I don’t know if there are any memoirs told from an Indian-Australian male perspective about growing up in suburban Australia. This was a glaring omission to me. Sex wasn’t spoken about much when I was growing up nor was it a major focus when I was writing the book but yes, it features and it was my intention to state things as they happened during my teenage years, a puzzling and revealing time.

On reflection, a reason why I write so frankly about sexuality is because I wanted to avoid the caricature of what an Indian or Asian boy was supposed to be like – geeky, doing homework and having an arranged marriage. These are such clichés. Instead, I chose to investigate small-mindedness, racism and sexism and to highlight a type of hyper Australian masculinity that I was exposed to at a young age while playing football and cricket, getting into fights, listening to rap music, but also being underage and visiting seedy bars and nightclubs, in a way that was very foreign to my experience at home. The older I get, the clearer the dichotomy. Now I recognise that being a teenager and a man in Kolkata means something very different to being a teenager and a man in Melbourne, Alice Springs and Vienna, places I am familiar with.

We also change our views as we get older so despite the embarrassment, I wanted to record some of this and explore notions of memory, desire, lust, longing and truth.

Coming to craft, did you approach writing this book differently to how you approached writing fiction?

I start with an image and emotions. The idea of the form or genre is never fixed at the start. My first book was a play, The First Garden (Currency, 2012); my second book, The Burning Elephant (Giramondo, 2015), was a novella; and Into the Suburbs is, of course, a memoir.

Each of my books is different, but they all deal with exile, displacement, home and dispossession. As an Australian writer who was born in India, and spent large chunks of time in Kolkata, Melbourne and Alice Springs, I have used various approaches to tell different stories about this concept of home and what it means to be Australian. I never felt like I fit in with any category, group or approach to writing. I am a voracious reader of fiction, non-fiction and poetry. I feel I learnt a lot from writing a play and a novella and those experiences helped me write this memoir. I did not intend to write a play, then a novella and now a memoir. It sort of happened. Someone said my memoir reads like a novel and I’m pleased about that. I don’t mind what it’s called. It is just a story.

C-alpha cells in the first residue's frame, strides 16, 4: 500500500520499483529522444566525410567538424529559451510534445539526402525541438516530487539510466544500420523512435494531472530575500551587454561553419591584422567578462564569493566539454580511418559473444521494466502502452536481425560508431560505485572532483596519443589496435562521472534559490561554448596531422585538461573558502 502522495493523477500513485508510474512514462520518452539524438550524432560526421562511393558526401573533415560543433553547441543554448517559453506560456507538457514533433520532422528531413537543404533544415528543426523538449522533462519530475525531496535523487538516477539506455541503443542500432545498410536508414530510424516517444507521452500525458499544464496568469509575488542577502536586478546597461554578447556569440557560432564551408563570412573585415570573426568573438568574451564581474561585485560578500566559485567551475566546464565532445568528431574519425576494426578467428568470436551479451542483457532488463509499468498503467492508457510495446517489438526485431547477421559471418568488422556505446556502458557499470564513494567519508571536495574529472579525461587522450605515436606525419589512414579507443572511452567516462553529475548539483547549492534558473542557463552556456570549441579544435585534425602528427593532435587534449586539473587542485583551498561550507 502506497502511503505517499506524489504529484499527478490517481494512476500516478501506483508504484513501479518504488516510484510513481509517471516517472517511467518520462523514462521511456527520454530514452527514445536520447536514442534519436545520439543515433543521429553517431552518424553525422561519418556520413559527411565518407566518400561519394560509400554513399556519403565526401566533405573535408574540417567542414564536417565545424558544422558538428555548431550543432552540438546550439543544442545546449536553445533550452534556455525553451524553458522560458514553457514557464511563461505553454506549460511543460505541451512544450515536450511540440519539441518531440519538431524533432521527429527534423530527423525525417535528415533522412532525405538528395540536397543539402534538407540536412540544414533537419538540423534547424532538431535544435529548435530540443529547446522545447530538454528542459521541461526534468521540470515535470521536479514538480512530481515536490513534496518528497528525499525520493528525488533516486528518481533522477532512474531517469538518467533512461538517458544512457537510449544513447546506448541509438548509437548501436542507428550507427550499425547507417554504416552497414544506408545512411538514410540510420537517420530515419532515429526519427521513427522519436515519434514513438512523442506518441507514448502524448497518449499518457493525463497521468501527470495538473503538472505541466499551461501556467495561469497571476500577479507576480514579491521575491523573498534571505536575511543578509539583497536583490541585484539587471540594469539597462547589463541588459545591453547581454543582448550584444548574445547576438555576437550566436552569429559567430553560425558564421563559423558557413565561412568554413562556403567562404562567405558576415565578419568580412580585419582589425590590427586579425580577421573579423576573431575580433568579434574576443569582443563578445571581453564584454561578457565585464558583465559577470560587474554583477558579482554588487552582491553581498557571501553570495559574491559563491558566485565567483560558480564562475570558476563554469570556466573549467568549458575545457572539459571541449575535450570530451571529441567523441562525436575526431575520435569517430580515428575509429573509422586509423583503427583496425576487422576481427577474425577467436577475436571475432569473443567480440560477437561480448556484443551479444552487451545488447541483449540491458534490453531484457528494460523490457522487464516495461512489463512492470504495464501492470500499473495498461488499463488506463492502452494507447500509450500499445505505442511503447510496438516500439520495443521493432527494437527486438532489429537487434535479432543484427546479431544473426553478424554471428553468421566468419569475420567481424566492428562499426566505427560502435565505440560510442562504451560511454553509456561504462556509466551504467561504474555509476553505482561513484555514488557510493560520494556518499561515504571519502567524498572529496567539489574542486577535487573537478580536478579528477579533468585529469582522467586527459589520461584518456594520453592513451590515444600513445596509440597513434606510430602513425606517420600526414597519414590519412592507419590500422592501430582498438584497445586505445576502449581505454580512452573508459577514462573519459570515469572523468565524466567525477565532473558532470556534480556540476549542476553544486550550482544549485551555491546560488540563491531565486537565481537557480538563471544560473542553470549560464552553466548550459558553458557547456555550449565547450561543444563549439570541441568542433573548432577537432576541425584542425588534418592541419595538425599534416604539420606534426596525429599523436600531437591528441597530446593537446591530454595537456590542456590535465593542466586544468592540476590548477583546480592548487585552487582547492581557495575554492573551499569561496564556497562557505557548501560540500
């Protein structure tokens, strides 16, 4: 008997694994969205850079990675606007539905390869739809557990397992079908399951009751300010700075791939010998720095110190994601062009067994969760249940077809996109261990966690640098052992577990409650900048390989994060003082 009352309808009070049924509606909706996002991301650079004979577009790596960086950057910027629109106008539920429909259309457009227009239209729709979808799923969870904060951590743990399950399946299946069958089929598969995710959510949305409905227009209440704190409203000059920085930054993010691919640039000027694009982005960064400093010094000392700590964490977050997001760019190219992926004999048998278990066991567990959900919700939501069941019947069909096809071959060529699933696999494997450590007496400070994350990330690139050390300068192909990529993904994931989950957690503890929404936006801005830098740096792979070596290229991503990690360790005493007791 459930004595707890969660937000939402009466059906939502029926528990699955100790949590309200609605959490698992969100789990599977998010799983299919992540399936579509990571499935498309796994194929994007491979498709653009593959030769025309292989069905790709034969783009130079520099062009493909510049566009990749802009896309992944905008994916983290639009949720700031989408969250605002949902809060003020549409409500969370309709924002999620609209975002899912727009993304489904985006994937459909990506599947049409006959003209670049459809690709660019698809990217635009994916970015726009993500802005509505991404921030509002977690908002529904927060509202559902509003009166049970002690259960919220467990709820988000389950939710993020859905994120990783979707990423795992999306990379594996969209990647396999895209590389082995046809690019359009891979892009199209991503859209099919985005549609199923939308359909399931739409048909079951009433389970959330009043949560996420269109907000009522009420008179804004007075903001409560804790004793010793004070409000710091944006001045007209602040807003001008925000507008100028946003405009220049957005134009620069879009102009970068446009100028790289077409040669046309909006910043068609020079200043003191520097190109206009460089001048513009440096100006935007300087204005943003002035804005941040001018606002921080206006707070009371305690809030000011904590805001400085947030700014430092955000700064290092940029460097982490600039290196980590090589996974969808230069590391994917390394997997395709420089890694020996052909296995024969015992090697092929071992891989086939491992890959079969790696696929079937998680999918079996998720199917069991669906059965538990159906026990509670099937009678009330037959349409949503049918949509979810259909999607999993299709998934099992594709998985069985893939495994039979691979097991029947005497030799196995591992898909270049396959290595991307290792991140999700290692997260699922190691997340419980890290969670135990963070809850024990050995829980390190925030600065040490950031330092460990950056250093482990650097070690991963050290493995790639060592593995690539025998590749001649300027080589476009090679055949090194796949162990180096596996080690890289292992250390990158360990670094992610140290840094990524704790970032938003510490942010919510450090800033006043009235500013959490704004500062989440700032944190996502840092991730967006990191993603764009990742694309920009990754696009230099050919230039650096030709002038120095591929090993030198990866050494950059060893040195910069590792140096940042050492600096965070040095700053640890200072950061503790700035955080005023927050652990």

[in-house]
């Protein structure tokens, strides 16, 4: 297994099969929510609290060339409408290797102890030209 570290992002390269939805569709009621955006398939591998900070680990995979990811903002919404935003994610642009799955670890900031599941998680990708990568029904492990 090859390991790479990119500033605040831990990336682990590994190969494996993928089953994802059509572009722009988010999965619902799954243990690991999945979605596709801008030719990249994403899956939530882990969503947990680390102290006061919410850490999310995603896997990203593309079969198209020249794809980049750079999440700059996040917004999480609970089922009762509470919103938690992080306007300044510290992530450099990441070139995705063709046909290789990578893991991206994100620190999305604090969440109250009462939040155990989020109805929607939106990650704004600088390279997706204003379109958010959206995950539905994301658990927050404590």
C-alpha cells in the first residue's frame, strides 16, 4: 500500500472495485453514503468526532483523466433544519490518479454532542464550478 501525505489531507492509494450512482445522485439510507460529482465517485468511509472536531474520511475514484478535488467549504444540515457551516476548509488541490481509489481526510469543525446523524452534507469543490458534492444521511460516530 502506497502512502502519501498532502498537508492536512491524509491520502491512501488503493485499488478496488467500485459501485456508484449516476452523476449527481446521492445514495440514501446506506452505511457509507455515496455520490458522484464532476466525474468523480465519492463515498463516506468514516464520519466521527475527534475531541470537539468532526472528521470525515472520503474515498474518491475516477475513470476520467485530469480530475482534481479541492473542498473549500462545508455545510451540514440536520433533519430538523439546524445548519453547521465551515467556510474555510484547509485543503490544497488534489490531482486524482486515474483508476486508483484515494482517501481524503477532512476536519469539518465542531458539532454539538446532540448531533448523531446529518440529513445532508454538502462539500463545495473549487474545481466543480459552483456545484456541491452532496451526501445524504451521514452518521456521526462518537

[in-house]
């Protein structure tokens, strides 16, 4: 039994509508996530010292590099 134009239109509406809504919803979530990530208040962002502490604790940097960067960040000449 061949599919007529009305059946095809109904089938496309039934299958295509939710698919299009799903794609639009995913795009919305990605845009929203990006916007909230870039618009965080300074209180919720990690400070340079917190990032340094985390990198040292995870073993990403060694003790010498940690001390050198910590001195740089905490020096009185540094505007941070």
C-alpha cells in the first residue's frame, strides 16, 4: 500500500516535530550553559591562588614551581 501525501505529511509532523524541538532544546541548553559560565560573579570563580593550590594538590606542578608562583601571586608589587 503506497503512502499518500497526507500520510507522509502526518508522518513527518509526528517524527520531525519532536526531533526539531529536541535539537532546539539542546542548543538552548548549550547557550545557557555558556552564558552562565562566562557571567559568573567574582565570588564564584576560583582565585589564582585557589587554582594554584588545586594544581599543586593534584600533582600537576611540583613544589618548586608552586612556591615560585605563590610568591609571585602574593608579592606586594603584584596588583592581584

A key concern for a lot of memoirists, and especially those from diverse backgrounds, is how their families will react to their work was this a concern for you, and how did you navigate it?

Naturally, it was a concern for me too. I sat with this material for a long time and was not in a rush to publish. Writing a memoir is such a responsibility and some things are embarrassing and shameful to write about. The act of writing and putting work out into the world is a bold decision and it can be difficult to navigate. I write to keep sane. My hope is that Into the Suburbs will resonate with readers and, while I was careful not to shame or expose anyone, as a writer, I feel it is our duty to record, witness and reflect on the past with courage and hope.

Why did you choose to focus your memoir on the period of time between arrival in Australia and your early twenties? Is it because that time particularly illustrates the challenges for migrants coming of age in a new culture?

The period between my arrival in Australia and my early twenties was formative and instructive for me. I wrote Into the Suburbs in my forties, and the intervening years meant I could write the younger, middle-aged and older people in my life with empathy and clarity using a novelist’s approach.

What do you hope the impact of this book will be?

I hope Into the Suburbs is well received and adds to a wider conversation about what it means to be an Australian.

Into the Suburbs: A Migrant’s Story is out now through UQP.


Christopher Raja is an Indian-born Australian author of short stories, essays, a play and a novel. He co-authored the play The First Garden with Natasha Raja, which was performed in botanical gardens throughout Australia and published by Currency Press in 2012. His debut novel, The Burning Elephant, was published in 2015 (Giramondo). It was written with the assistance of an Australia Council New Work grant. Christopher has been twice shortlisted for the Northern Territory Writers Centre’s Chief Minister’s Book of the Year award. He migrated from Calcutta to Melbourne in 1986, and spends his time between Melbourne and Alice Springs.

Zoya Patel is the award-winning author of No Country Woman, a memoir of race, religion and feminism. She is also the founder of feminist literary organisation, Feminartsy. Zoya has won numerous awards for her writing and editing, and has been published widely, including in the The Guardian, the Australian Financial Review, ABC, SBS, Junkee, Overland, Meanjin, Sydney Morning Herald and more. She was a 2020 judge for the Stella Prize, and is the inaugural ACT Stella Schools Ambassador.